Tesla Motors Inc. (TSLA) continued its unrelenting drive higher Monday, amid continued optimism and speculation relating to the Model S and the company's recent swing to profitability. Since reporting a first quarter profit of $0.12 on revenues of $562 million last Thursday, shares of Tesla have soared 60%. On May 1st, I published an article (Tesla's Short Squeeze is Here) addressing a possible short-squeeze situation developing in Tesla, based on its high short interest. This squeeze has since helped to fuel parabolic growth in share price - the stock finishing Monday at $89.62, and rising another 6.5% in pre-market trading today. Volume has remained heavy since the Q1 earnings release, and buyers have come to market in swarms. The still above-average volume and the aggressive buying trends seem to signal that there is more room to run.
The future for Tesla is exciting, and growth is ramping at tremendous rates. The company, which is now cash flow positive, has been taking aggressive measures to grow efficiency and to more effectively manage costs. With Elon Musk at the helm, the company has spent virtually zero dollars on advertising, and has realized a lower raw material cost - both of which helped to pad last quarter's earnings. Production capacity has doubled over the past few months, rising to 400 cars per week (20,800 per year). In his letter to shareholders last week, Elon Musk mentioned that orders for the Model S this year are projected to come in at roughly 21,000 units, meaning that the company is perfectly prepared to capitalize on the high demand for the Model S. Even gross margins have doubled over the most recent quarter, showing quality management and increased profitability. Musk offered guidance for a margin of 25% for the full year (currently 17%).
Tesla also has a competitive advantage over its peers in that it has the ability to sell Zero Emissions Vehicle credits. In an effort to curb air pollution, the California Air Resources Board (CARB) requires a specific number of each carmaker's sales to be zero-emission, electric vehicles. Companies that meet this obligation are incentivized by the so-called "Zero Emissions Vehicle credits," which are valued at roughly $35,000 per credit. Companies that fail to meet this standard are penalized by having to purchase these credits from other auto companies. Because Tesla sells only zero emission vehicles (ZEV), they are entitled to both state and federal credits that have proven to be very lucrative. During the first quarter, the company sold $85 million worth of these credits, which helped to prop up earnings. Although the CEO claims that he plans to halt the selling of such credits by year-end, Tesla always has the opportunity to cash in on them, should times get tough.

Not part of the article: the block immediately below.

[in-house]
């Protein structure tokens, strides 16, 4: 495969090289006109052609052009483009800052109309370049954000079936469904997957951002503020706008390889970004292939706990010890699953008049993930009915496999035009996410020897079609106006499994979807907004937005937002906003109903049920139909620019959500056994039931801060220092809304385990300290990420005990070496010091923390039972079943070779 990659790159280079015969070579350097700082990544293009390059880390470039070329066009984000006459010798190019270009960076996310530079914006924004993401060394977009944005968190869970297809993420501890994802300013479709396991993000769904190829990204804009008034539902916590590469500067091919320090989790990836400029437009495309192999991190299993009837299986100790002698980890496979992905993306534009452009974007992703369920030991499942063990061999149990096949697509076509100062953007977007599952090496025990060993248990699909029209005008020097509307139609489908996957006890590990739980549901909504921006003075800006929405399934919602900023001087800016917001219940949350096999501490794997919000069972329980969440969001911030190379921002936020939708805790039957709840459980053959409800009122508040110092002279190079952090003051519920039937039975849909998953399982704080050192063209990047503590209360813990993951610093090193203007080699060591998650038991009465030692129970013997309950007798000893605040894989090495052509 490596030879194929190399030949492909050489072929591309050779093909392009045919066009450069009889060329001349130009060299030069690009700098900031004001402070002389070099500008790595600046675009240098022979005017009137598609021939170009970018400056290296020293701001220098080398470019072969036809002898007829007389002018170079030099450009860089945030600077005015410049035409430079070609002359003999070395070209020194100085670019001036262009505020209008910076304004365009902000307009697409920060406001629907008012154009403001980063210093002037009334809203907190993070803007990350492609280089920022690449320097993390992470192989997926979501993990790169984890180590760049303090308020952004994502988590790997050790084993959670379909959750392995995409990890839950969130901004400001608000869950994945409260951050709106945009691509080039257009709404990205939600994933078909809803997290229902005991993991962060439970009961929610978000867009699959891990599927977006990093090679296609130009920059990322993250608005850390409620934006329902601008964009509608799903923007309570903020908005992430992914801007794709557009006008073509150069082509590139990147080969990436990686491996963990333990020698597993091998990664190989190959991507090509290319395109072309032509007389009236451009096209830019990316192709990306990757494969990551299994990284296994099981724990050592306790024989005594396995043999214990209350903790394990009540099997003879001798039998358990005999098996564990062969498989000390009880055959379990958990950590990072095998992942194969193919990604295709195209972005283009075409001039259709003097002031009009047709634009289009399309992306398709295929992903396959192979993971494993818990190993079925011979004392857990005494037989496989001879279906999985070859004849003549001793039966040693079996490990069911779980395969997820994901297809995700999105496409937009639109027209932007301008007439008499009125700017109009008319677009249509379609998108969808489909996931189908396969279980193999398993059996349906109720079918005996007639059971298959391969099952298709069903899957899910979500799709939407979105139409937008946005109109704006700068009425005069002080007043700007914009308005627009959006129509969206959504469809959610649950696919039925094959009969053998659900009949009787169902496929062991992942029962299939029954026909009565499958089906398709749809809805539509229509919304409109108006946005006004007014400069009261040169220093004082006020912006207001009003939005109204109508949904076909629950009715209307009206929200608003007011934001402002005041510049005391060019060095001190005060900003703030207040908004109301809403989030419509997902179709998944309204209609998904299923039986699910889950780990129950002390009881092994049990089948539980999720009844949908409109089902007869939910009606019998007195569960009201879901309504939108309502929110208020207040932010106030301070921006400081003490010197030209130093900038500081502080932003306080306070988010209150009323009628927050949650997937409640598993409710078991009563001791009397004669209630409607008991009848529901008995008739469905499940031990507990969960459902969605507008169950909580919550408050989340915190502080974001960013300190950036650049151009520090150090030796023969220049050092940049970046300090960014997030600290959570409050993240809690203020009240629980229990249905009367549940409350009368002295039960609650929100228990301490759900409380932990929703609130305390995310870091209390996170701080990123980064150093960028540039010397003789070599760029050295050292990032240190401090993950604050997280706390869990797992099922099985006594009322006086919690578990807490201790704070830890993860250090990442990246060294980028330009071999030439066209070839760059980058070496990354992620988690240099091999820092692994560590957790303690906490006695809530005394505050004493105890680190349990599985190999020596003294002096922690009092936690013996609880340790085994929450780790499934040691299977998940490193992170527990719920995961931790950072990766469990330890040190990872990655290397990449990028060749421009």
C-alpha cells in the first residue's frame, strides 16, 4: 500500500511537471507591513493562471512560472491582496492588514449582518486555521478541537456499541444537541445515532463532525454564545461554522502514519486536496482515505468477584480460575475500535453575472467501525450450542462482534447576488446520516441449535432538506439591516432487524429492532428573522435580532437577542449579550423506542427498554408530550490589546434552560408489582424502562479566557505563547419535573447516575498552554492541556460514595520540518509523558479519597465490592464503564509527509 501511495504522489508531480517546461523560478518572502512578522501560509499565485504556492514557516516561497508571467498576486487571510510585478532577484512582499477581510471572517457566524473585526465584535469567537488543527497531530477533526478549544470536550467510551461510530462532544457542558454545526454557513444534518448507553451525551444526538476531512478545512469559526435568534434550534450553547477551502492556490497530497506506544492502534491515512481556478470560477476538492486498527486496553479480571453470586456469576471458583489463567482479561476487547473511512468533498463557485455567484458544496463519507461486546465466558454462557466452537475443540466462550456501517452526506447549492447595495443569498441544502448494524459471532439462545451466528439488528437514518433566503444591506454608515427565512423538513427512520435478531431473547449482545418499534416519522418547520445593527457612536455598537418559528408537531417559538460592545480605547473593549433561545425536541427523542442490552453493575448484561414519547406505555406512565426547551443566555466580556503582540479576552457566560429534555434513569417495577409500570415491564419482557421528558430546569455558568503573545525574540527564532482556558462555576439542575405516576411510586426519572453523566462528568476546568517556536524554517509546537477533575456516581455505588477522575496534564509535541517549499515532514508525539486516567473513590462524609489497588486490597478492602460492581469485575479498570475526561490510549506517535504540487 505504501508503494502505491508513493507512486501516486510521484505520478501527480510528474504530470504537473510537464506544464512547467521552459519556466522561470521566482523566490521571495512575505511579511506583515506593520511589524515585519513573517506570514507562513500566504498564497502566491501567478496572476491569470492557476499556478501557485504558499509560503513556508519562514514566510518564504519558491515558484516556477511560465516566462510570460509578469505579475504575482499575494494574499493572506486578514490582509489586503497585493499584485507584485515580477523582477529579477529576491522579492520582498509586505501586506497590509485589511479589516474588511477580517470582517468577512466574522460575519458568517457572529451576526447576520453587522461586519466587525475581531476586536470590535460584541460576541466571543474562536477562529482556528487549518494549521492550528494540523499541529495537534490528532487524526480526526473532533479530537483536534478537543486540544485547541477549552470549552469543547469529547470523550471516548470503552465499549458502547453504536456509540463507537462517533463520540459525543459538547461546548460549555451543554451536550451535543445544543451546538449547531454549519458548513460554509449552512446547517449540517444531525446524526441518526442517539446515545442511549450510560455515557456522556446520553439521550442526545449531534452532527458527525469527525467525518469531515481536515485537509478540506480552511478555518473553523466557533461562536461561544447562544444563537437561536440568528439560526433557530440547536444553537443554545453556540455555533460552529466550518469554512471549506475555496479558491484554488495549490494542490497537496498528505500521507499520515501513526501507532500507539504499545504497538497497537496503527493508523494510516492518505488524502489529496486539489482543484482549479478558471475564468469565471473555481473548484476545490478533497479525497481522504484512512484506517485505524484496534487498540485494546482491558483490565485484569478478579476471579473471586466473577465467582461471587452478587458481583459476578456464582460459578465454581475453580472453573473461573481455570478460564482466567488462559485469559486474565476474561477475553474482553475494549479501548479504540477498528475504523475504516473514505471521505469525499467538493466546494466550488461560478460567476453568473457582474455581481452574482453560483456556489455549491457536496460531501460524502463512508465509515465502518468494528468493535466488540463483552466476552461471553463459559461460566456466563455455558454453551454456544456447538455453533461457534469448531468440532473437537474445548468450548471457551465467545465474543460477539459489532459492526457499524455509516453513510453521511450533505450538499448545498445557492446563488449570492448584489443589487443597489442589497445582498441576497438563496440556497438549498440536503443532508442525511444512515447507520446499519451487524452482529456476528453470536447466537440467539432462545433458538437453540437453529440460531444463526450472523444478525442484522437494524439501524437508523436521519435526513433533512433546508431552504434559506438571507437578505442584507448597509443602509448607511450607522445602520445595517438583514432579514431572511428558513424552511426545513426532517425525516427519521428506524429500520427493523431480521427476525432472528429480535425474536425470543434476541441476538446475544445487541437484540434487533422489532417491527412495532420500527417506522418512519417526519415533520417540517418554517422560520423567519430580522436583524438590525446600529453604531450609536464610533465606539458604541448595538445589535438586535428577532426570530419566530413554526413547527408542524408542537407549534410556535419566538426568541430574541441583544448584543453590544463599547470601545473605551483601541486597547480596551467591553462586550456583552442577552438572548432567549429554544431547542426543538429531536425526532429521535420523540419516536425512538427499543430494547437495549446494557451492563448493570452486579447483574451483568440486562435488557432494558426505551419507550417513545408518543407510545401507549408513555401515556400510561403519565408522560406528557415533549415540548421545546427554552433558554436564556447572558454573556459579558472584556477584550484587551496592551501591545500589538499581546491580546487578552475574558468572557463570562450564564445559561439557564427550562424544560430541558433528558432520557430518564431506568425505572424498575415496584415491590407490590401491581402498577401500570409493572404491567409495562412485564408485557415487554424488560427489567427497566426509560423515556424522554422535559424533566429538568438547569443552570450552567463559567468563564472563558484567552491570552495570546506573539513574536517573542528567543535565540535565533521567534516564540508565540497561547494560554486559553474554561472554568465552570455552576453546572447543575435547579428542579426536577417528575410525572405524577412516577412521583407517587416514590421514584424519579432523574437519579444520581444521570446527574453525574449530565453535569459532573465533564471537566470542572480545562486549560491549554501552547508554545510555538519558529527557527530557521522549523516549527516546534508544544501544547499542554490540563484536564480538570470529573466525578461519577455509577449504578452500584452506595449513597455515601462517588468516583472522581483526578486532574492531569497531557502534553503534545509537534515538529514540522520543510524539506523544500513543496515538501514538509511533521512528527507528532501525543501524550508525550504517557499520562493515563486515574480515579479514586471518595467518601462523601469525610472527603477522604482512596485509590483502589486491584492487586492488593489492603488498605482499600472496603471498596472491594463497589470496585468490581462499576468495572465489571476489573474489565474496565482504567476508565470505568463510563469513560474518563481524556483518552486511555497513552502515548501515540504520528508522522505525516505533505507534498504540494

The fact is, Tesla has a ton of room to grow. In terms of sales, the company is a boy among men, as there is currently only one model in the fleet. With the overseas launch of the Model S coming in the fall of this year, demand in Europe has already outpaced demand here in the United States. Also, the Model S has been receiving rave reviews from rating companies. In fact, Consumer Reports claims that the Model S is the "best car [they] have ever tested" and that "if it could recharge in any gas station in three minutes, this car would score about 110," giving it a rating of 99 out of 100, a rating only shared by only the Lexus LS460 by Toyota (TM). There is real growth in the future for Tesla, and at a share price of nearly $90, it still looks attractive.